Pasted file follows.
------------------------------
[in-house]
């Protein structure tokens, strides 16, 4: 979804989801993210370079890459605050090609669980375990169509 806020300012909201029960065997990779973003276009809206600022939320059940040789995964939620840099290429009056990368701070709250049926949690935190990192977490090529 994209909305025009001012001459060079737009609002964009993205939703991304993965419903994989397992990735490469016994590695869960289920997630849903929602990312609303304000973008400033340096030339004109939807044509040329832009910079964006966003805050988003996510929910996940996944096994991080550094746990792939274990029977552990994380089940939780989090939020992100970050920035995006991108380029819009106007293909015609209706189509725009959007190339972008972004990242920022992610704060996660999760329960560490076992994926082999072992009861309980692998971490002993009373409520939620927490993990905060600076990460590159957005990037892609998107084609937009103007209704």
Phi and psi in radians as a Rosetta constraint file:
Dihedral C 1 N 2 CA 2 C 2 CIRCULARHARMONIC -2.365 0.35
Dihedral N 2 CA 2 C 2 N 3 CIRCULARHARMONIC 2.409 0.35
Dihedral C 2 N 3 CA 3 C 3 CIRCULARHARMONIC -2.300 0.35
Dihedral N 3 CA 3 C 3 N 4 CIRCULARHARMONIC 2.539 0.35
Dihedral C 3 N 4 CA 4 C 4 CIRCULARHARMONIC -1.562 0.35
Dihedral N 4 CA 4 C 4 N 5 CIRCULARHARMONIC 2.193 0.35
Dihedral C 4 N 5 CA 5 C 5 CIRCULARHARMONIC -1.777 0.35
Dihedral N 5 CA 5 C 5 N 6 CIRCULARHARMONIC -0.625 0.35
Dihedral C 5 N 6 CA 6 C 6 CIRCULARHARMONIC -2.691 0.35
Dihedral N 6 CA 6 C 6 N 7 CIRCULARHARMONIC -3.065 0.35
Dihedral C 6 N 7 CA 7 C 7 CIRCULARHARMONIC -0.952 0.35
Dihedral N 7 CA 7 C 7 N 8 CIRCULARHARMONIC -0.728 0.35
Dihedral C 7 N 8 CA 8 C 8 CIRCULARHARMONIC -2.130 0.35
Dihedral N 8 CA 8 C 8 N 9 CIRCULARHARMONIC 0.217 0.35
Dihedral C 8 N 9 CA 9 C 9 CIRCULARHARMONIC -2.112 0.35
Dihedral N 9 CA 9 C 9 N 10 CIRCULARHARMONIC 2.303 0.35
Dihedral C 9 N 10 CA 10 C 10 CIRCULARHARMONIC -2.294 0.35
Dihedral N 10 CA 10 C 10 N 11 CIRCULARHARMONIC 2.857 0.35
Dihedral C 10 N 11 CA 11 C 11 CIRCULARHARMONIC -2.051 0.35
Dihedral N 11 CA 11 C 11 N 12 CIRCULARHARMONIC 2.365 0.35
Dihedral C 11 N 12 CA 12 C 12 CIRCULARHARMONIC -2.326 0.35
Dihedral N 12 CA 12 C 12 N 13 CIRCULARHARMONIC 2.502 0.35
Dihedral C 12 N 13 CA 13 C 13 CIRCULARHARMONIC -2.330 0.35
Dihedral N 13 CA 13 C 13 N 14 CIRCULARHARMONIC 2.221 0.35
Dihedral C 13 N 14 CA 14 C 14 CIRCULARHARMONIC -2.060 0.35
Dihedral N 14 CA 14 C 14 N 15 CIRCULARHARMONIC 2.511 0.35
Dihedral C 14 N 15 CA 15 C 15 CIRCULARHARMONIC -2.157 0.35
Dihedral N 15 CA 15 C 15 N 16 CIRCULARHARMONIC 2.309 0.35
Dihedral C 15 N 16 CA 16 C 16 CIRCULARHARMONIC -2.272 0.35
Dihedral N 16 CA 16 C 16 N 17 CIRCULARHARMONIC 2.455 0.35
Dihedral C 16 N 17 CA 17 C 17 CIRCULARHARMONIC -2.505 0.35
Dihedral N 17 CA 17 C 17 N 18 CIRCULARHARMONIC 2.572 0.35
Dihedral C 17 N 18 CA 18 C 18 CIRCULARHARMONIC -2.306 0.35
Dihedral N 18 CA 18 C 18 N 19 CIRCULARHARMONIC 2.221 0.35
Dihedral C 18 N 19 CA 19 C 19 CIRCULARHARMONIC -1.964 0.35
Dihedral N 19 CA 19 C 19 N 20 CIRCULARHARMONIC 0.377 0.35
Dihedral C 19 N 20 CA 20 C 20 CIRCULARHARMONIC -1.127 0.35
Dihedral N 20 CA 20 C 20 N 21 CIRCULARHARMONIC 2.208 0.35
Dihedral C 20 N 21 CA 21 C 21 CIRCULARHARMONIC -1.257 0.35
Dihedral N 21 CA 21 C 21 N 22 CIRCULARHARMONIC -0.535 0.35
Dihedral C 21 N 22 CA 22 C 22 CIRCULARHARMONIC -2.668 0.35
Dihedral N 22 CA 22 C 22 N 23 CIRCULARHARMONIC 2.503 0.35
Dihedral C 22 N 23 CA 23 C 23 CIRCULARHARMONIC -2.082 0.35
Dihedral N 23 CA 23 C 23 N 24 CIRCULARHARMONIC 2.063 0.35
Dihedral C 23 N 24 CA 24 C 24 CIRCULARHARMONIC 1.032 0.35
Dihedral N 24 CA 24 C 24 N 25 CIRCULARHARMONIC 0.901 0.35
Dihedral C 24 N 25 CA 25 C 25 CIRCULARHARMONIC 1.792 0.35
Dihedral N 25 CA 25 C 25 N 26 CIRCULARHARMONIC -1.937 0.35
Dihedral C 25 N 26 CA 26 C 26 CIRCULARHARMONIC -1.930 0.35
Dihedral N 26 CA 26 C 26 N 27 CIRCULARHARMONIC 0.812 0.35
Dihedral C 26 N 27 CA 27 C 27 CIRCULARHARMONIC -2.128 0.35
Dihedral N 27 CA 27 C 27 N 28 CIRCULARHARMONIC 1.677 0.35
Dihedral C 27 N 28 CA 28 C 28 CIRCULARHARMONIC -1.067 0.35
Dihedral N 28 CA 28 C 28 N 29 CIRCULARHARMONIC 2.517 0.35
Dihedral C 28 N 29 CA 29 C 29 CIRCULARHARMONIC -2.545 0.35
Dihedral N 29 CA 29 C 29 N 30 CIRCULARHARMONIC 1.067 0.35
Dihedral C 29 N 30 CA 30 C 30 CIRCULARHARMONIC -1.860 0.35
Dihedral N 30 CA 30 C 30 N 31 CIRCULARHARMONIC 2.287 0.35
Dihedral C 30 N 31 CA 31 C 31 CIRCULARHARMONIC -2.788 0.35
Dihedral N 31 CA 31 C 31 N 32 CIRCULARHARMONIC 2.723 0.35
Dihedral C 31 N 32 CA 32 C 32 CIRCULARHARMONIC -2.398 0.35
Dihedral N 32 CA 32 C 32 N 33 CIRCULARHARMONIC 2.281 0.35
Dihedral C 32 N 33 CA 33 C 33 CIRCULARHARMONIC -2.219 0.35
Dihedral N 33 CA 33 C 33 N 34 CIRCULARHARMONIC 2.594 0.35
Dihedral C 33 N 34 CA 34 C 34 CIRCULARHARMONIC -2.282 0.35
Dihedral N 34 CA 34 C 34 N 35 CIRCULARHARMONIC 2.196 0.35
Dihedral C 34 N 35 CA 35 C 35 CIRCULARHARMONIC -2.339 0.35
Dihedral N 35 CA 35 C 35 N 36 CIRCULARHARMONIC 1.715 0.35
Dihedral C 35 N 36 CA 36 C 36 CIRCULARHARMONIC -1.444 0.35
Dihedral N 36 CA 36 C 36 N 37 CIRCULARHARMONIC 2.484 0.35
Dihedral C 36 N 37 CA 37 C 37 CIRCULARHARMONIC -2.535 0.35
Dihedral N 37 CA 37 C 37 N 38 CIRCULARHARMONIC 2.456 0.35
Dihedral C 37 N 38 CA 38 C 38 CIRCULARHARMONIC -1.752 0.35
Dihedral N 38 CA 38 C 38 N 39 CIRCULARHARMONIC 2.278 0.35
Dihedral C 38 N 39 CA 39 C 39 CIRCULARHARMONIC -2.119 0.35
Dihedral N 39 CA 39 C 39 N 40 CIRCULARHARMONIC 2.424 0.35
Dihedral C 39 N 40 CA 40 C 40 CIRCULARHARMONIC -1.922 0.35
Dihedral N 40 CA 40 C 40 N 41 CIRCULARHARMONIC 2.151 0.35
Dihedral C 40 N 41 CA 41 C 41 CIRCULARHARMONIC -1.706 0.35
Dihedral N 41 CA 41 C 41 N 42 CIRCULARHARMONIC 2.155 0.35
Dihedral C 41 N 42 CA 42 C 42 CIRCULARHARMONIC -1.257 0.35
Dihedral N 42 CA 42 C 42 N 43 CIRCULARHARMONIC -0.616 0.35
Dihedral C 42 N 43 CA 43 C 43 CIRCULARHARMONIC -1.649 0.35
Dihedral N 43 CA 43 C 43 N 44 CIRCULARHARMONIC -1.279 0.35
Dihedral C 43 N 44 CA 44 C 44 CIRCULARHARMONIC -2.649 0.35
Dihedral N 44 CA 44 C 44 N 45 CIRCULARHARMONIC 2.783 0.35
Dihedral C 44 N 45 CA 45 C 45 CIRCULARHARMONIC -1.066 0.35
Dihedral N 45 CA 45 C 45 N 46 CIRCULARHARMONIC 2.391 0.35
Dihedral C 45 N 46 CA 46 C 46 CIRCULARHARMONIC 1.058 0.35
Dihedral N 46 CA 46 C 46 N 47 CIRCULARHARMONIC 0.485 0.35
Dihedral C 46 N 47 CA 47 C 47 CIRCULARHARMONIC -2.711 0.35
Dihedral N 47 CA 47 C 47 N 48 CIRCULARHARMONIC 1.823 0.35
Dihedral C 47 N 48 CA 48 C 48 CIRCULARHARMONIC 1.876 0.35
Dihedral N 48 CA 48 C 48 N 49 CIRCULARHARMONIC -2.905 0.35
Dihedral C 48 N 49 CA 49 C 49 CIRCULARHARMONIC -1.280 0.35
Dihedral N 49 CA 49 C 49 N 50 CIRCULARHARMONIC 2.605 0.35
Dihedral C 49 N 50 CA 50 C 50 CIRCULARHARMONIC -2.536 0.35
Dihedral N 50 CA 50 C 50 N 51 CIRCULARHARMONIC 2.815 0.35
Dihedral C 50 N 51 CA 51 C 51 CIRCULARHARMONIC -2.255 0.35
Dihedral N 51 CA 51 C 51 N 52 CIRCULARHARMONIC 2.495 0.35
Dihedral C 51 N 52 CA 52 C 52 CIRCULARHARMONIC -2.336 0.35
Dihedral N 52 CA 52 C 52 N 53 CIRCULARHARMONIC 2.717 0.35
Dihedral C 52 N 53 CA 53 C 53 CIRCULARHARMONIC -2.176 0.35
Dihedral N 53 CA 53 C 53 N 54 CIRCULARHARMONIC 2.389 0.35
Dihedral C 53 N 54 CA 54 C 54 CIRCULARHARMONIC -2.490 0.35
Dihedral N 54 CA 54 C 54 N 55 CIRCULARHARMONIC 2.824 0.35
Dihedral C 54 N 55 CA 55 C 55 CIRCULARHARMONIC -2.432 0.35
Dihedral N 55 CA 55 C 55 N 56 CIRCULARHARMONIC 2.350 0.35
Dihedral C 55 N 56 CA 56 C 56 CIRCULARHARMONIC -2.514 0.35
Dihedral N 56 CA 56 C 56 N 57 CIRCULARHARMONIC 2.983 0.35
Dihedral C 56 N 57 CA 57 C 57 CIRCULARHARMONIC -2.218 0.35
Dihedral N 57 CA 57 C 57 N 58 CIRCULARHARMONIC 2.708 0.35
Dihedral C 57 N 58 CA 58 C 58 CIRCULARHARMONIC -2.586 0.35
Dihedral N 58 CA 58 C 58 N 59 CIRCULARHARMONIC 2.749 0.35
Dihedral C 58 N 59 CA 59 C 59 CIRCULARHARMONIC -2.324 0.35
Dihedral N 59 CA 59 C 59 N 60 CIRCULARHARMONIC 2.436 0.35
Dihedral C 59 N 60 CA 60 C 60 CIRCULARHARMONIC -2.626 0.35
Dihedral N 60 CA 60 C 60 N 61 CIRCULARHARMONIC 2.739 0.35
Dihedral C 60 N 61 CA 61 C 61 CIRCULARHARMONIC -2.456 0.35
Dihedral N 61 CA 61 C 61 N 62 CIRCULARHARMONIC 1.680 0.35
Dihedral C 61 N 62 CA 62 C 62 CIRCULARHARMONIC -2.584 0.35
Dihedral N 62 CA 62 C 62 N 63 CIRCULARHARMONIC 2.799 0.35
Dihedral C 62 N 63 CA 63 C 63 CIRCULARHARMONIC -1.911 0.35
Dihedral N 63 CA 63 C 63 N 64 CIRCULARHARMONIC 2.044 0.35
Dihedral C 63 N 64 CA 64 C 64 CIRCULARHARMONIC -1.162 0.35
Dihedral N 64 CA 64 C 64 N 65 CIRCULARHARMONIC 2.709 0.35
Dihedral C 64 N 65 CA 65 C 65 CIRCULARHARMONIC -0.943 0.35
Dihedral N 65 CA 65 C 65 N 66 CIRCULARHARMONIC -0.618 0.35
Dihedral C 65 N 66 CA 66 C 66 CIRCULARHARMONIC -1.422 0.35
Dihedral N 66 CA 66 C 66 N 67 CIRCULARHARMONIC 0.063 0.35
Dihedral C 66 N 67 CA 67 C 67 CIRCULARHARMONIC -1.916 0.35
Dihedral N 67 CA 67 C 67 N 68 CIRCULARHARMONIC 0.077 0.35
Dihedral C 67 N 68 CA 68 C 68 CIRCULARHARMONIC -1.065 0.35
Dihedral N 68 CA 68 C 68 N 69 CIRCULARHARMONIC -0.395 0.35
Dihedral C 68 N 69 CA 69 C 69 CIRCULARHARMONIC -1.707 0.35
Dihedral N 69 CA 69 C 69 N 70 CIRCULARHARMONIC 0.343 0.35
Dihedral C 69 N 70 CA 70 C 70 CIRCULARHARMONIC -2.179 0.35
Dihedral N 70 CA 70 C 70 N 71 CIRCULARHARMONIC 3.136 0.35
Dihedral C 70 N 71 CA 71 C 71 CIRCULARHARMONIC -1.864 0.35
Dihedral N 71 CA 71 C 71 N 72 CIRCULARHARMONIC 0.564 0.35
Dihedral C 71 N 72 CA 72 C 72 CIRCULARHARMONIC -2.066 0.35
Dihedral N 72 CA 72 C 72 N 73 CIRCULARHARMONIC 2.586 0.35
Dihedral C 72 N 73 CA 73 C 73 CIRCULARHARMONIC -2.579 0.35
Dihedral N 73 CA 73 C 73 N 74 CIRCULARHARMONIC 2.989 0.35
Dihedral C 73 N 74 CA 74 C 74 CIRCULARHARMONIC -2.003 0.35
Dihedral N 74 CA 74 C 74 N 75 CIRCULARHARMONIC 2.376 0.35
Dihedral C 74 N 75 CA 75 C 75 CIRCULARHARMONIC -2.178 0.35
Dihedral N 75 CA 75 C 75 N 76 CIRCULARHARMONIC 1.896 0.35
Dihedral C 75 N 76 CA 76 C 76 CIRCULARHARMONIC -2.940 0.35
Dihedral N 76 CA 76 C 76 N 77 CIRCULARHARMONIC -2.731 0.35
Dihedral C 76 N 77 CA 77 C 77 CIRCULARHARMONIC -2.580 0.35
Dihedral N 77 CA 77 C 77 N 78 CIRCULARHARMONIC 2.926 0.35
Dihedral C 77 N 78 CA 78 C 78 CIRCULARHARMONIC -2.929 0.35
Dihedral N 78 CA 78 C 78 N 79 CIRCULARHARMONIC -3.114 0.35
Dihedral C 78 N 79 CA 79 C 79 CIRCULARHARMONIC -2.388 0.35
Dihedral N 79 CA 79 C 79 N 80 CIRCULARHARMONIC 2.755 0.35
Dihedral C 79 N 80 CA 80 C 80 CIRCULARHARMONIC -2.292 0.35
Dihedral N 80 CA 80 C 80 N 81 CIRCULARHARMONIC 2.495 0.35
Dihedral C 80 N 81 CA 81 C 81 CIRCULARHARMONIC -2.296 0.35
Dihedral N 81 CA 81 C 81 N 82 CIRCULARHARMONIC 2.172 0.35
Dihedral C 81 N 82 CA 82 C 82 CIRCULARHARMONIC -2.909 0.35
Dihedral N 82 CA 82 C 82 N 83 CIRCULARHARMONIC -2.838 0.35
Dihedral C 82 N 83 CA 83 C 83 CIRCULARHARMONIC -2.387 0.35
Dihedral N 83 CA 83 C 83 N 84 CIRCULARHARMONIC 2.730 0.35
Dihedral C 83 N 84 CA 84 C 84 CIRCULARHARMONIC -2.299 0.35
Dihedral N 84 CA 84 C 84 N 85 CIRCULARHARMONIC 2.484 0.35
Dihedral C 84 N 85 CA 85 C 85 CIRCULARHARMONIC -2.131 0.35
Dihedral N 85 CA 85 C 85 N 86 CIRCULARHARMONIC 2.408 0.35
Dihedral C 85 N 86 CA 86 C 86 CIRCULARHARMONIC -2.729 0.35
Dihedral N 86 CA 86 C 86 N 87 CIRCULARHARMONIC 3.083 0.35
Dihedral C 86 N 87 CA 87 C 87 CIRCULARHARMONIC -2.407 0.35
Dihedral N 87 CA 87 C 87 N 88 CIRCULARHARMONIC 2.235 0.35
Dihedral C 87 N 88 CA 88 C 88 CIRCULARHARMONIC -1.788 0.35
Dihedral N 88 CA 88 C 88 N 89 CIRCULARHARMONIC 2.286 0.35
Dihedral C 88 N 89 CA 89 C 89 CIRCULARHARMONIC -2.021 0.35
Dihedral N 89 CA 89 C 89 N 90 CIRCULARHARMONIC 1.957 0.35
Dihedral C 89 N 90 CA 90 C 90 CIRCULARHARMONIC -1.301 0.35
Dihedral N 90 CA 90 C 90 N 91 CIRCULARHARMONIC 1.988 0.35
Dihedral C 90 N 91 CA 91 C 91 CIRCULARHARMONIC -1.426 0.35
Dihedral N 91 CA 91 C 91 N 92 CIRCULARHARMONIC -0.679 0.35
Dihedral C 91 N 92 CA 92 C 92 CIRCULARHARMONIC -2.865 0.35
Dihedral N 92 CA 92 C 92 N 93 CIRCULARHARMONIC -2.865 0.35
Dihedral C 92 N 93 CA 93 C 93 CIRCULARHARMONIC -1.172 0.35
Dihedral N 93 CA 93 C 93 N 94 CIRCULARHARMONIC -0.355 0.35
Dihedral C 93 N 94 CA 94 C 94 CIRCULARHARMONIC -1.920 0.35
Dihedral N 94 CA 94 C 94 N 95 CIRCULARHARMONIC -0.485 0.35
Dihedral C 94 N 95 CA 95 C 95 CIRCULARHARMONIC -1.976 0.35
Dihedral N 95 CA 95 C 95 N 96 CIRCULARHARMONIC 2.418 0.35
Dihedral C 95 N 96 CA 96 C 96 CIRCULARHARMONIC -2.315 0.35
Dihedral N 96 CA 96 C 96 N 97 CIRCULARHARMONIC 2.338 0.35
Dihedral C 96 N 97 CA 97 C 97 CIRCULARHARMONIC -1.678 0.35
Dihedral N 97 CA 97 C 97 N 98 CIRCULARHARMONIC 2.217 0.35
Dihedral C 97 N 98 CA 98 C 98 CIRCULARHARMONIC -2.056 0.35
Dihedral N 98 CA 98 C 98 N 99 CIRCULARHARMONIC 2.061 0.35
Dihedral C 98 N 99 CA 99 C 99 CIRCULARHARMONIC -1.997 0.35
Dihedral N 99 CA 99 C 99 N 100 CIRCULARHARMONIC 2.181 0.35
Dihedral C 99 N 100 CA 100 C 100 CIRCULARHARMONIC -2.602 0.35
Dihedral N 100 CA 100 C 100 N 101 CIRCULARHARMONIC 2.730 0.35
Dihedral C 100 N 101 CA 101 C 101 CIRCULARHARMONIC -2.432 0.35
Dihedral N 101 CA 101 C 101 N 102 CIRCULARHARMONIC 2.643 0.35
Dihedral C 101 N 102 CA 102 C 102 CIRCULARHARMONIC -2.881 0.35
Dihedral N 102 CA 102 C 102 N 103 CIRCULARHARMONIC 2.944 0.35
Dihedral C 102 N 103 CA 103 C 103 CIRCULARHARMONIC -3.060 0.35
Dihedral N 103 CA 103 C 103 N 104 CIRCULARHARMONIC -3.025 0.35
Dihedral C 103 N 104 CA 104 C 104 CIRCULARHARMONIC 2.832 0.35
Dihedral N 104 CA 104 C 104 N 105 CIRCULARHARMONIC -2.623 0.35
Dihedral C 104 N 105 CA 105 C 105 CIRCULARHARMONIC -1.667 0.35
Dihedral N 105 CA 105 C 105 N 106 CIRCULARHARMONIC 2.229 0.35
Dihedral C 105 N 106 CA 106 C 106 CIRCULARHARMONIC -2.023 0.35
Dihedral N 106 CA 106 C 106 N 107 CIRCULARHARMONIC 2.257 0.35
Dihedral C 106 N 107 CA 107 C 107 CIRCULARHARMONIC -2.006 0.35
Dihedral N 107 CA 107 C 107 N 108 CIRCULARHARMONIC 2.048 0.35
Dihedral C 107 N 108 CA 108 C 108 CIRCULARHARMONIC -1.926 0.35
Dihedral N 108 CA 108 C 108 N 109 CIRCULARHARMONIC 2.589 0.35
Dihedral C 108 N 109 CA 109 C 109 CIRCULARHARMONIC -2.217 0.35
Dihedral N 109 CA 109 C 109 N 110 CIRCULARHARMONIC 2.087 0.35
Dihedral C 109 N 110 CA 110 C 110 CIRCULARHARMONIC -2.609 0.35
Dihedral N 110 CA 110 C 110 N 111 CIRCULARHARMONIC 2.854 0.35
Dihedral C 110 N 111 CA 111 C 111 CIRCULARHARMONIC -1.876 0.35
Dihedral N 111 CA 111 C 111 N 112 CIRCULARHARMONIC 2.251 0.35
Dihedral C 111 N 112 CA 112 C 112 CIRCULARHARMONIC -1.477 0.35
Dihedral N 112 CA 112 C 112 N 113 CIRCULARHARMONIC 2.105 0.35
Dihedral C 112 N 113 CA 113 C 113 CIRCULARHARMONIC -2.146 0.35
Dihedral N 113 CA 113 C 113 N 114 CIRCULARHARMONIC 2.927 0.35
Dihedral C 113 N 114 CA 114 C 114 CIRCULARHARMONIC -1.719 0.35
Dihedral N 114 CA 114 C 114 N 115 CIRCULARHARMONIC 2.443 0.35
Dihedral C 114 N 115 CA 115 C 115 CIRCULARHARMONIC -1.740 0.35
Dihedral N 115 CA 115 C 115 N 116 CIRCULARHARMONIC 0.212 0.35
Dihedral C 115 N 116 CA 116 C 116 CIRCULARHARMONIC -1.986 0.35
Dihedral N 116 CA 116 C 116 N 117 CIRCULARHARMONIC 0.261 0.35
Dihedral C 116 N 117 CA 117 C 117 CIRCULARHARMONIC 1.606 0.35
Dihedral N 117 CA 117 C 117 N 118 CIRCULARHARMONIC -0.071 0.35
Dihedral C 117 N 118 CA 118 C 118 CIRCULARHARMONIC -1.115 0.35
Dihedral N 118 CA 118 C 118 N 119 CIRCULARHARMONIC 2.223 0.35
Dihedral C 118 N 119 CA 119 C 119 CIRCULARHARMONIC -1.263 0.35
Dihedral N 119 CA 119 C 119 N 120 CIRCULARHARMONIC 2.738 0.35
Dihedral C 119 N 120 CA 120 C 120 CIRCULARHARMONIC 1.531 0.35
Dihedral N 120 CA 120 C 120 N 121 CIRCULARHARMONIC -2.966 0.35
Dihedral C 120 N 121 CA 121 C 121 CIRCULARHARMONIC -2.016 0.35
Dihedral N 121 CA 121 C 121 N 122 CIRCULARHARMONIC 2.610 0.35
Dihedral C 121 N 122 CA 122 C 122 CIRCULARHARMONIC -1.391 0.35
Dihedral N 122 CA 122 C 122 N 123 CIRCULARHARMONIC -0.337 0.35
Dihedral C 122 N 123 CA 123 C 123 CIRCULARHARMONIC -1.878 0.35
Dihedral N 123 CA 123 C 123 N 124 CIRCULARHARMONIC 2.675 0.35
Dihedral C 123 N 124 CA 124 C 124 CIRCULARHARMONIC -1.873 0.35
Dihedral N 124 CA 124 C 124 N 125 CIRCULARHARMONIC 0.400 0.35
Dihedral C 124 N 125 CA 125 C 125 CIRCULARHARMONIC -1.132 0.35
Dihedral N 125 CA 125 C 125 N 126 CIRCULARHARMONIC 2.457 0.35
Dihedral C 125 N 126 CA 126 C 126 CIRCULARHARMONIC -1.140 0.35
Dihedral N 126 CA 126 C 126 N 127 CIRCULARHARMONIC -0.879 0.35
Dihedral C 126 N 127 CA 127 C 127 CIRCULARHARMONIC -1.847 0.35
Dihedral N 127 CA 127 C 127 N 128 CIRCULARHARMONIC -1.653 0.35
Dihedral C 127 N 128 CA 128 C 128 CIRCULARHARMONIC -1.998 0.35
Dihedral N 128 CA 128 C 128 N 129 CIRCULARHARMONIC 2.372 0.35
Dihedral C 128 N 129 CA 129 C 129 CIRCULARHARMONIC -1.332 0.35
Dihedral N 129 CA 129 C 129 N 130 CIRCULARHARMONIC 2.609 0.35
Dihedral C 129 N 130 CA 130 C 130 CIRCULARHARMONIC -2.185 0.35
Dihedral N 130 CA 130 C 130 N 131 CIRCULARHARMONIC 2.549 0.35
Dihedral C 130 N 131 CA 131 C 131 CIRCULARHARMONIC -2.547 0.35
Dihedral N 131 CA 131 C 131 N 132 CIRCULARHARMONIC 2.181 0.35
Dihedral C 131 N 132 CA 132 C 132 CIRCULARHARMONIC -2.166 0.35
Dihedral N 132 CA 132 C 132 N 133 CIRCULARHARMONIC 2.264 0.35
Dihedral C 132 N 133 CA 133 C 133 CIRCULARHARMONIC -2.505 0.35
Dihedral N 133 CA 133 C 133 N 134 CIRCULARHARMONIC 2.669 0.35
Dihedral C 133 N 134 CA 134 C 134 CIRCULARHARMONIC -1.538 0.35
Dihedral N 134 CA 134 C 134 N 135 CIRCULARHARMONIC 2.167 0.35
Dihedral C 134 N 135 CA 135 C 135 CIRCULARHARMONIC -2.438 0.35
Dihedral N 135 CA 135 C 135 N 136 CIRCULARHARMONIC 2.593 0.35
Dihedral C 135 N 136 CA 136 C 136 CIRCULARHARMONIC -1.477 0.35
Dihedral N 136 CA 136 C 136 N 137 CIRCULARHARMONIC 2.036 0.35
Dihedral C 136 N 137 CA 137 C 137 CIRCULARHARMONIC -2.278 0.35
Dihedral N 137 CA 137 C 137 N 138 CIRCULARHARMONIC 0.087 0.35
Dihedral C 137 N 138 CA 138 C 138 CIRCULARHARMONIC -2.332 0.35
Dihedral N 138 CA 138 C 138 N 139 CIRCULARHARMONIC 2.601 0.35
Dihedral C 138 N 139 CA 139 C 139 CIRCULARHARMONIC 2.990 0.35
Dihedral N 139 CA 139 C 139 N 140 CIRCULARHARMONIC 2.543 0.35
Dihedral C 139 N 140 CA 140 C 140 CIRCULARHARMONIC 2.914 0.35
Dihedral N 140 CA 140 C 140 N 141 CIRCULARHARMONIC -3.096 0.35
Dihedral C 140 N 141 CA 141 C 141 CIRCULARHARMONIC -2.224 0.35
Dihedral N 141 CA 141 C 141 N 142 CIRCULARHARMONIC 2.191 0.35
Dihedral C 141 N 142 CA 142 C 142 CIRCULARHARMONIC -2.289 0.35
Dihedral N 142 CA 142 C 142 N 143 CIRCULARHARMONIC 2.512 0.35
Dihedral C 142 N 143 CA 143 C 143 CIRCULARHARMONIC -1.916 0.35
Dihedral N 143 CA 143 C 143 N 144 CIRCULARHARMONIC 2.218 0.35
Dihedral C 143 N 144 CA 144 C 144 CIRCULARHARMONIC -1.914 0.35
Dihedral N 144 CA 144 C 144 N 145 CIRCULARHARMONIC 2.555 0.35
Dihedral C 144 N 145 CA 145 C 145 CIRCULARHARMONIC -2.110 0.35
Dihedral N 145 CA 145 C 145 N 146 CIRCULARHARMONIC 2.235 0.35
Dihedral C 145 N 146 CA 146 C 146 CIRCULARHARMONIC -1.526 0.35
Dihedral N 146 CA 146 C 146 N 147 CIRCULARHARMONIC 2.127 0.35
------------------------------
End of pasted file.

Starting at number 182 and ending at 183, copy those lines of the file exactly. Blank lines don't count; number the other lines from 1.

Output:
Dihedral C 90 N 91 CA 91 C 91 CIRCULARHARMONIC -1.426 0.35
Dihedral N 91 CA 91 C 91 N 92 CIRCULARHARMONIC -0.679 0.35